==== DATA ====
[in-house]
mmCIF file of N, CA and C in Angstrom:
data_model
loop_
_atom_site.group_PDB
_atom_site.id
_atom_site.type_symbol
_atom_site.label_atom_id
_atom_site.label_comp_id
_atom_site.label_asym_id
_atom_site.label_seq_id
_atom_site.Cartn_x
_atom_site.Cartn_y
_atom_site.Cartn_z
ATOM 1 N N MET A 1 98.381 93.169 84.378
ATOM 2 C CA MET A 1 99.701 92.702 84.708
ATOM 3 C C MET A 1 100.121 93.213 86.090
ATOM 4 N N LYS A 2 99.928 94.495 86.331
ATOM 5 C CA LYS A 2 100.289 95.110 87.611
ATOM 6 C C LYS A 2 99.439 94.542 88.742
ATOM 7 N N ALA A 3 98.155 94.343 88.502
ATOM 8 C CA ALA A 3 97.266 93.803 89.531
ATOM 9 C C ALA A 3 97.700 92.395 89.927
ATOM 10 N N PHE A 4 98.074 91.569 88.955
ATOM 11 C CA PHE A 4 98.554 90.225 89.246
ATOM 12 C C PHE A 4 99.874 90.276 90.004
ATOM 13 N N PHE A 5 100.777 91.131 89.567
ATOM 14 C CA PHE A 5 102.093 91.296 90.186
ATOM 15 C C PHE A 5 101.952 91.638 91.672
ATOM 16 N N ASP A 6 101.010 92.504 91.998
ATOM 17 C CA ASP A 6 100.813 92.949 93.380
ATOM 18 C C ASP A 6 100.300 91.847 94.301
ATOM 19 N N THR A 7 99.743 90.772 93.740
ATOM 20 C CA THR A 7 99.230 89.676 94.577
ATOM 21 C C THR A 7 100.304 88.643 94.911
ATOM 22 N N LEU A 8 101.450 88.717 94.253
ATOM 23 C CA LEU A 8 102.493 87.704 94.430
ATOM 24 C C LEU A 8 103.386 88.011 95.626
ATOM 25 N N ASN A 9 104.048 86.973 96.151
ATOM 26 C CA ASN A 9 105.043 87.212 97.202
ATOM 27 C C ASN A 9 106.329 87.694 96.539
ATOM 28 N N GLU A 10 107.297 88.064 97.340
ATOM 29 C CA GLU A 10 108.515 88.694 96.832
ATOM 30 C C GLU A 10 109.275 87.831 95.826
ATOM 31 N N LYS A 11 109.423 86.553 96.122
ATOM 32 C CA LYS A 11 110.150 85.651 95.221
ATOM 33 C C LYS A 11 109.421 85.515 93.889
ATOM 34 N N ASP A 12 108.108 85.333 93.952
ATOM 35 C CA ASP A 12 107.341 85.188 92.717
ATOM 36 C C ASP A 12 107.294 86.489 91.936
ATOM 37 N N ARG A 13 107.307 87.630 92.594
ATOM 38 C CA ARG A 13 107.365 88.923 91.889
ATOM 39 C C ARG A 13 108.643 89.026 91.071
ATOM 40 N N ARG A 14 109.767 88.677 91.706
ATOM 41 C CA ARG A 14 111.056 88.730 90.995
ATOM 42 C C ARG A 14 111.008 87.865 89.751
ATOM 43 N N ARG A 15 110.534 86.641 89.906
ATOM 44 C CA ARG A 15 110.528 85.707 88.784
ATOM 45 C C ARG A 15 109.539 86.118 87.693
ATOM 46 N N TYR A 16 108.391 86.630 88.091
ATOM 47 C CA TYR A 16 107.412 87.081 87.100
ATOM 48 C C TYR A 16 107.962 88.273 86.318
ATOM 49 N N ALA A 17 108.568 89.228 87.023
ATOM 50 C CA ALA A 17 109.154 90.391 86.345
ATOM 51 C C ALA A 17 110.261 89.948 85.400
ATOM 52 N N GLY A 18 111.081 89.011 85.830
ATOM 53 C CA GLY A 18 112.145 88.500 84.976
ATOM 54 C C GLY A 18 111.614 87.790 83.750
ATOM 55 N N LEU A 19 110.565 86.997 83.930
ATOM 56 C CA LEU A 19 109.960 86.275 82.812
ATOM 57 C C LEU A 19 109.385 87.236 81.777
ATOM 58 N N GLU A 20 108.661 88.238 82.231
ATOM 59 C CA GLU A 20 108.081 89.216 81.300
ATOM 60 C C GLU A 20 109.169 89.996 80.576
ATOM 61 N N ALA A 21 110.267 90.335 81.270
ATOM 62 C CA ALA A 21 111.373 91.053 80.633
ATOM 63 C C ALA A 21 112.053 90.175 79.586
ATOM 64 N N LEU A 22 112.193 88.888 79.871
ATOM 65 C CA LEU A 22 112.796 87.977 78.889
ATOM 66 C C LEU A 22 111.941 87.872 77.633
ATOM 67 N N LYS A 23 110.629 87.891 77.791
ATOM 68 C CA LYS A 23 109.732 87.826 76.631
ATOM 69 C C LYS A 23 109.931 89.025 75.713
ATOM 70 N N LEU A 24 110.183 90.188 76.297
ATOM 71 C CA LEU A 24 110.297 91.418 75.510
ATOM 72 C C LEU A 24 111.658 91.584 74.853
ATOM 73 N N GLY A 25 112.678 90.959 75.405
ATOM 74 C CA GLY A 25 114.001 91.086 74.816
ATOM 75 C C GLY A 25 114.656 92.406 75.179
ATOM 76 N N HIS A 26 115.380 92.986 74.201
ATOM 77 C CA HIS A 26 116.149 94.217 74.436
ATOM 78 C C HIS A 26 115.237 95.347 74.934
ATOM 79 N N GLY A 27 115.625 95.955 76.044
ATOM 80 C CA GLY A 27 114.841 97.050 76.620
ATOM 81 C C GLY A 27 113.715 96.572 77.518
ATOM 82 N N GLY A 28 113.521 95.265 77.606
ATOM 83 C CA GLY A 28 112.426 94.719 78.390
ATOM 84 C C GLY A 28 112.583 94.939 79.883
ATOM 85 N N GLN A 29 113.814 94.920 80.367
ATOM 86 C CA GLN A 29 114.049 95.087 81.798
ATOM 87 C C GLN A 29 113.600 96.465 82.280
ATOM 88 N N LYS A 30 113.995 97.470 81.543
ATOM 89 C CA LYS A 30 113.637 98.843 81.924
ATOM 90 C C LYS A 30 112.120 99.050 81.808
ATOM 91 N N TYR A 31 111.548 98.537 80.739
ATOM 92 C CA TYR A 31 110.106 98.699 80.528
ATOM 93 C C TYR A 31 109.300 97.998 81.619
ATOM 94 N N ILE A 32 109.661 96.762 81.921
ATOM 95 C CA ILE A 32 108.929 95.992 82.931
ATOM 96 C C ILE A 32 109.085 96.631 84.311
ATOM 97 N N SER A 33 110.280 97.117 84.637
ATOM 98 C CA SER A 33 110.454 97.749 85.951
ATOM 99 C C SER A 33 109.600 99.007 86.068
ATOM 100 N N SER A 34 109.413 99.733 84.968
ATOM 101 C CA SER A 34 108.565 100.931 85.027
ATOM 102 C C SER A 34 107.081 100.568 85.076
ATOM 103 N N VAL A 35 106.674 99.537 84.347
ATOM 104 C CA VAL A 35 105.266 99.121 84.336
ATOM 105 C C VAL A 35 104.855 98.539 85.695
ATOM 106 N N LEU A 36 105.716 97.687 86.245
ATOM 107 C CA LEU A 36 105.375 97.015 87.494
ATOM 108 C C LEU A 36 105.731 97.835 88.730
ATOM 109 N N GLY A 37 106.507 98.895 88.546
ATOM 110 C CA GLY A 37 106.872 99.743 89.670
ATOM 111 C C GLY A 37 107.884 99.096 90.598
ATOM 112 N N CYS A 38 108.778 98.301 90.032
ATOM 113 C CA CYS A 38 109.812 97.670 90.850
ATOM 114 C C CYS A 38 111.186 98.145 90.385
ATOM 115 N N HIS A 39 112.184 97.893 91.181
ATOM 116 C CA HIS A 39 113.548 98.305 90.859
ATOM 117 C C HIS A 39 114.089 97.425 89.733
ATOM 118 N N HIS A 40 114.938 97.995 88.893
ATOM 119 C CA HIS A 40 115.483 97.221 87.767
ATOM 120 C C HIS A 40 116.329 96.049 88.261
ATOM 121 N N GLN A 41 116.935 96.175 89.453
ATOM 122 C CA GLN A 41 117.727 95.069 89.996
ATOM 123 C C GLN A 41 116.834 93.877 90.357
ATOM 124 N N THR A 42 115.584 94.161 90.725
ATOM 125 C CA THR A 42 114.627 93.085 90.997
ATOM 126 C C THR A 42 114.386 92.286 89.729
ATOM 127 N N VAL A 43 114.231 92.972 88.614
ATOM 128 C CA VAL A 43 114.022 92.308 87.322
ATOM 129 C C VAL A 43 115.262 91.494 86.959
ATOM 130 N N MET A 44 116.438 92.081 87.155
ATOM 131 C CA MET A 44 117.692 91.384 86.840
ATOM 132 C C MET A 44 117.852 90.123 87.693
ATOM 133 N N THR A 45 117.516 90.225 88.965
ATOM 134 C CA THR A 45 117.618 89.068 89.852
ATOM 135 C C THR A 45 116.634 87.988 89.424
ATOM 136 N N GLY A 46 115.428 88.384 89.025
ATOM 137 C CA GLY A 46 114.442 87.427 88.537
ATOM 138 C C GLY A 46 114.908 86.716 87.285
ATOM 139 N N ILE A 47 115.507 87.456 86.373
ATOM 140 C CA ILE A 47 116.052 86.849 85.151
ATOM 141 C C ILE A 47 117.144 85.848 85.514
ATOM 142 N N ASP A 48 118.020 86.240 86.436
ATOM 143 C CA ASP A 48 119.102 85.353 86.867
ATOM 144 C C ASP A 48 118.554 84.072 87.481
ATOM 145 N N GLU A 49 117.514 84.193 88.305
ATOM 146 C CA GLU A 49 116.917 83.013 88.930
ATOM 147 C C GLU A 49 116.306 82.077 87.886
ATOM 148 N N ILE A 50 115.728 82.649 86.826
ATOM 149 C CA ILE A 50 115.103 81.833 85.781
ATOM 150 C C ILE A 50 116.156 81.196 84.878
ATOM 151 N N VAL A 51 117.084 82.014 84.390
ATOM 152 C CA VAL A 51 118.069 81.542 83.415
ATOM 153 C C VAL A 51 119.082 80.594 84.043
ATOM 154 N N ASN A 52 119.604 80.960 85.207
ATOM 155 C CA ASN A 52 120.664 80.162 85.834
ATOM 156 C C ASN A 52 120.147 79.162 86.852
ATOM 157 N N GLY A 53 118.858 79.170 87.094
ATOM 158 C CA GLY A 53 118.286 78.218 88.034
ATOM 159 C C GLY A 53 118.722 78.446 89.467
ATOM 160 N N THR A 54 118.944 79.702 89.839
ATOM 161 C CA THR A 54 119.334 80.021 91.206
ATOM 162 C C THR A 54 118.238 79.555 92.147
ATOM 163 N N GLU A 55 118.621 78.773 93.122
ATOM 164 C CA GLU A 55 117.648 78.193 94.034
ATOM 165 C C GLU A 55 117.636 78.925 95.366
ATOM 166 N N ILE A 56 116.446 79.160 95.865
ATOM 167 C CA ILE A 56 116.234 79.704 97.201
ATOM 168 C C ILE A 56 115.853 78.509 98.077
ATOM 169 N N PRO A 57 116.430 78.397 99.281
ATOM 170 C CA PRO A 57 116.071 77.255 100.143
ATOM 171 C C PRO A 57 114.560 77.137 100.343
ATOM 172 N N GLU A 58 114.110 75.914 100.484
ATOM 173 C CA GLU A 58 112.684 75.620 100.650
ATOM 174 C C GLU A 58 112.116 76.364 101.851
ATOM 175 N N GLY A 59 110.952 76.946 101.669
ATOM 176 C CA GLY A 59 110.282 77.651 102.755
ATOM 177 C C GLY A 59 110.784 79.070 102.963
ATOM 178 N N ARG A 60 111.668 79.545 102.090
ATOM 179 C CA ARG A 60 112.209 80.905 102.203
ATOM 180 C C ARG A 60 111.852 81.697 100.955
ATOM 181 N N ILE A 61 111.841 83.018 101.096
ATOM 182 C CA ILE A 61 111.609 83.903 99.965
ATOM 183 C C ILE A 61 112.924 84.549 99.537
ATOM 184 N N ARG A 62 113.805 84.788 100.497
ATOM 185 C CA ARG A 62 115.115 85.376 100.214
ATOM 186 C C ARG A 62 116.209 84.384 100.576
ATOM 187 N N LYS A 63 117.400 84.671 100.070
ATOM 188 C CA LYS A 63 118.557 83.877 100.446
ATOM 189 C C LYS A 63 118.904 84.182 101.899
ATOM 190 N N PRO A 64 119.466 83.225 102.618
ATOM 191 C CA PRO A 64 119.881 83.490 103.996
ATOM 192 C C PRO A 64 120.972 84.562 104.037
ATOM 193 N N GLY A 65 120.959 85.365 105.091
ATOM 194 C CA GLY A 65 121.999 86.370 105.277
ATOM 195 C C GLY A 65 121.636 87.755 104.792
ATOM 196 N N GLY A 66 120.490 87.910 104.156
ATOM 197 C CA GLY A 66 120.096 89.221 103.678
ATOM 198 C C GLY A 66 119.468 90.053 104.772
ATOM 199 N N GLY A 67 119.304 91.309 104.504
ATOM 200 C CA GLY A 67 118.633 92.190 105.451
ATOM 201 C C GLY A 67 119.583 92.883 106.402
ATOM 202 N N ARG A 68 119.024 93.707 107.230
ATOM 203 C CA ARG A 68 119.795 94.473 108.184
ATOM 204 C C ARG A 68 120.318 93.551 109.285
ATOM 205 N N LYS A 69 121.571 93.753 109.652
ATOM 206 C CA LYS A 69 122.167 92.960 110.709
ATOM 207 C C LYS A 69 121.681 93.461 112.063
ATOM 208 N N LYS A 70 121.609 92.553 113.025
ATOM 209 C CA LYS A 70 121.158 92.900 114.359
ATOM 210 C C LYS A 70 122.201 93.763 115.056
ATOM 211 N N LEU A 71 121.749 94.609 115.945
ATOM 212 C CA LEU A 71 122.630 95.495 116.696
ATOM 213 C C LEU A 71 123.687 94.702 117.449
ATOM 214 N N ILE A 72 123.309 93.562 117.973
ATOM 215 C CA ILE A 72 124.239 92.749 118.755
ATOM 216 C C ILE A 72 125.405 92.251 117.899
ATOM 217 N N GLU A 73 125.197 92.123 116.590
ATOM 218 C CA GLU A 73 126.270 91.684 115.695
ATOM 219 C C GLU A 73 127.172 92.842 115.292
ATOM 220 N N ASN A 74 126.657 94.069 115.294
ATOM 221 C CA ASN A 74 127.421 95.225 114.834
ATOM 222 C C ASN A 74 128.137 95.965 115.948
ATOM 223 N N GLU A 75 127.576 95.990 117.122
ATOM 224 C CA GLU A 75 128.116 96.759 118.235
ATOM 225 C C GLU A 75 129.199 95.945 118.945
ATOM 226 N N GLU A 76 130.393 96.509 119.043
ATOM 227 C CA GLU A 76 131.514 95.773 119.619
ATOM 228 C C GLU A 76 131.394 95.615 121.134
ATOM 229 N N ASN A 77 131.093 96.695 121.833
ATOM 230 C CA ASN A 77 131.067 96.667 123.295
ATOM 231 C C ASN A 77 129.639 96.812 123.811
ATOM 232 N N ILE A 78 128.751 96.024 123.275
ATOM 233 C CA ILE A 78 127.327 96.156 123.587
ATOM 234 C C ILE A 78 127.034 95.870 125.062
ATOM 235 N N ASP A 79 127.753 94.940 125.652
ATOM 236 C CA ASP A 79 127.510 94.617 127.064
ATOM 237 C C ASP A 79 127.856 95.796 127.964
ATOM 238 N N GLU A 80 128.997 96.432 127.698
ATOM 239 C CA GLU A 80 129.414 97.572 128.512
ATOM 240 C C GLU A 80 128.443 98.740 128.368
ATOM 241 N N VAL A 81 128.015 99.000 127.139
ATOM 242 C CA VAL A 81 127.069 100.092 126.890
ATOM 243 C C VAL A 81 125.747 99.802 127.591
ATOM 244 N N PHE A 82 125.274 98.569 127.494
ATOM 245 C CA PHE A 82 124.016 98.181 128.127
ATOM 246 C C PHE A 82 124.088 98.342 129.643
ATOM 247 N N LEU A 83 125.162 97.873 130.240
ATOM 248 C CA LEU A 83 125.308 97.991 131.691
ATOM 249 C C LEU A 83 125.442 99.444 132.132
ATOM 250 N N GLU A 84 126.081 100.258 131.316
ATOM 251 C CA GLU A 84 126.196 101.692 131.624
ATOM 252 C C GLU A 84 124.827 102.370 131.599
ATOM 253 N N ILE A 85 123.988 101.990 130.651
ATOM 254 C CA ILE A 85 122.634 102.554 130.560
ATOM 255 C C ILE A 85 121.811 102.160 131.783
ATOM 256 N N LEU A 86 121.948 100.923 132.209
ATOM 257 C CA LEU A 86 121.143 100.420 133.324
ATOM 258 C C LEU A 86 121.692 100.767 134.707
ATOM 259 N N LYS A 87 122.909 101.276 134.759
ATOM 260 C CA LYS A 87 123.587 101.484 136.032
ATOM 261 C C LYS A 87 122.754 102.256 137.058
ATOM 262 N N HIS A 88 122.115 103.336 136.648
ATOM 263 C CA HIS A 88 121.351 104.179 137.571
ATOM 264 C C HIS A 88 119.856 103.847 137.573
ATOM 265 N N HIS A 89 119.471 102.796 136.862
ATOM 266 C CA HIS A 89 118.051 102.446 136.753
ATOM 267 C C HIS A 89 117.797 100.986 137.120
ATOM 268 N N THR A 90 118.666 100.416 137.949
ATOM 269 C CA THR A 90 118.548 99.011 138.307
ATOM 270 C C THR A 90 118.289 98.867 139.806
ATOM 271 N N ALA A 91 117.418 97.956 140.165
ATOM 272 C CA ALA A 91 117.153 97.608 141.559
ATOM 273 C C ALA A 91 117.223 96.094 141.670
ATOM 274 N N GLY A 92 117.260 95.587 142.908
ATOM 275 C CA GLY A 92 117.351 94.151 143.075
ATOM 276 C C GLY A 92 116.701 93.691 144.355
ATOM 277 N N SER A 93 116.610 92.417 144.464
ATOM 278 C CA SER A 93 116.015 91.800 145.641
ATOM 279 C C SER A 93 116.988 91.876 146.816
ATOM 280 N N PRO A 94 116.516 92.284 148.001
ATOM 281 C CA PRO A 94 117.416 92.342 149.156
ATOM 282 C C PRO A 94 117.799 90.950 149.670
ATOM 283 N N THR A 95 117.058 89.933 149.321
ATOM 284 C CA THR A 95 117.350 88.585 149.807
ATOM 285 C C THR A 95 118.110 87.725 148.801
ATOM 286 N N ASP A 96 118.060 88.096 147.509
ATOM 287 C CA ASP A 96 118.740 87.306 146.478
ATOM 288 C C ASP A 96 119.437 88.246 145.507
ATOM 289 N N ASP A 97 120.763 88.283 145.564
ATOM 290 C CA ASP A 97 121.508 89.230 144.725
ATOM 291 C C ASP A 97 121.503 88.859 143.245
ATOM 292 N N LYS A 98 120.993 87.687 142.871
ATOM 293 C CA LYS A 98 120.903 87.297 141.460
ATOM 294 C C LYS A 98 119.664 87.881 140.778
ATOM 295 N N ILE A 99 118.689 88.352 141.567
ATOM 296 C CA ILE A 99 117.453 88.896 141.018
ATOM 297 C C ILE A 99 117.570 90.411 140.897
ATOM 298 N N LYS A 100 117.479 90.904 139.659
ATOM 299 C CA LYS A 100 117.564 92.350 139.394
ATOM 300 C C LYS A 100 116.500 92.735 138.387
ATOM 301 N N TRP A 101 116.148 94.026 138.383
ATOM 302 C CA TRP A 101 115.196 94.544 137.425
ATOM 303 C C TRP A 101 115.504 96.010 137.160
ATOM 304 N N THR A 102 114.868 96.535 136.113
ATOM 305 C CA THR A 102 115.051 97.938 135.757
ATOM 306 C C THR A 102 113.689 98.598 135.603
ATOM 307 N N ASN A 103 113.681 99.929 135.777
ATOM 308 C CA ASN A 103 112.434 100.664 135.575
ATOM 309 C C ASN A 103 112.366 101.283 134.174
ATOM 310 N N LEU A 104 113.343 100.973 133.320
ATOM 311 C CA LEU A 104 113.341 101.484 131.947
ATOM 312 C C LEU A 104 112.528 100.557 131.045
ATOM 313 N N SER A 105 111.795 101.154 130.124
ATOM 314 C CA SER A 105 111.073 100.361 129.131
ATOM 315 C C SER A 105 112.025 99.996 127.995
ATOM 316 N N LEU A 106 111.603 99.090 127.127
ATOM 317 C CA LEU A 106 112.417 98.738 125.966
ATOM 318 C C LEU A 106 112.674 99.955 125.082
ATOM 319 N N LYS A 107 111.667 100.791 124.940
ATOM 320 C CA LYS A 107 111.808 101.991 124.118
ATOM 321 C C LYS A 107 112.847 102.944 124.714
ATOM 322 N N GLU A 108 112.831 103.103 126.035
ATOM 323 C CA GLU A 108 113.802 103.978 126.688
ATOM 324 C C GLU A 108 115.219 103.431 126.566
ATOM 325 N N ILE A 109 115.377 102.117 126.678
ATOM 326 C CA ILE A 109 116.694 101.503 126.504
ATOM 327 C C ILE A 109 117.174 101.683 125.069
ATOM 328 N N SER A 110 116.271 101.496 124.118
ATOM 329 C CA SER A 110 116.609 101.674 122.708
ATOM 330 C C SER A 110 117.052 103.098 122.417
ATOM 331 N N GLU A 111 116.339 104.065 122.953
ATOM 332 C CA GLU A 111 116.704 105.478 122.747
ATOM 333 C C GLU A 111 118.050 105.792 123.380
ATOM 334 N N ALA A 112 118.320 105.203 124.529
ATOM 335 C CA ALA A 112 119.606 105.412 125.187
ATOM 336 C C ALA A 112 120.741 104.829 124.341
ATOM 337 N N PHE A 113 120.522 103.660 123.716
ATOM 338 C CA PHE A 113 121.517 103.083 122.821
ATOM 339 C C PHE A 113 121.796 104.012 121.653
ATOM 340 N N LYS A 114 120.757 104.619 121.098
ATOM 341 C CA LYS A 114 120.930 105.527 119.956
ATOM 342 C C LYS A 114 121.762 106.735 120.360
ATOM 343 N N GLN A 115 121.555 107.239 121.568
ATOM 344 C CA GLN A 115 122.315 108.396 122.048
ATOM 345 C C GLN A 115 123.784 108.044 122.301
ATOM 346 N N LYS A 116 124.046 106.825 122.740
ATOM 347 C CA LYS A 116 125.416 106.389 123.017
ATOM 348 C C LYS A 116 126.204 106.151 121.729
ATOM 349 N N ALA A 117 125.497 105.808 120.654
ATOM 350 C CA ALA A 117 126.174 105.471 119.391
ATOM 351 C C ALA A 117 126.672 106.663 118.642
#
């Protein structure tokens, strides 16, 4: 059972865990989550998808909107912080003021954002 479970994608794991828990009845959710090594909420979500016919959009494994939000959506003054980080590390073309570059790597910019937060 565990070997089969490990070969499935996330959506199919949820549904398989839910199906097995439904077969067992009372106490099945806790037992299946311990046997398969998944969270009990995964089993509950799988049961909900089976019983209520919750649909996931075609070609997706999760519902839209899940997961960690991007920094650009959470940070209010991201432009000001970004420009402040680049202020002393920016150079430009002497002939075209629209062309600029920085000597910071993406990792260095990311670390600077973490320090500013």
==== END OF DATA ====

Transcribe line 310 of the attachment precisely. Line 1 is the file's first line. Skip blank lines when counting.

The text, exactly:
ATOM 296 C CA ILE A 99 117.453 88.896 141.018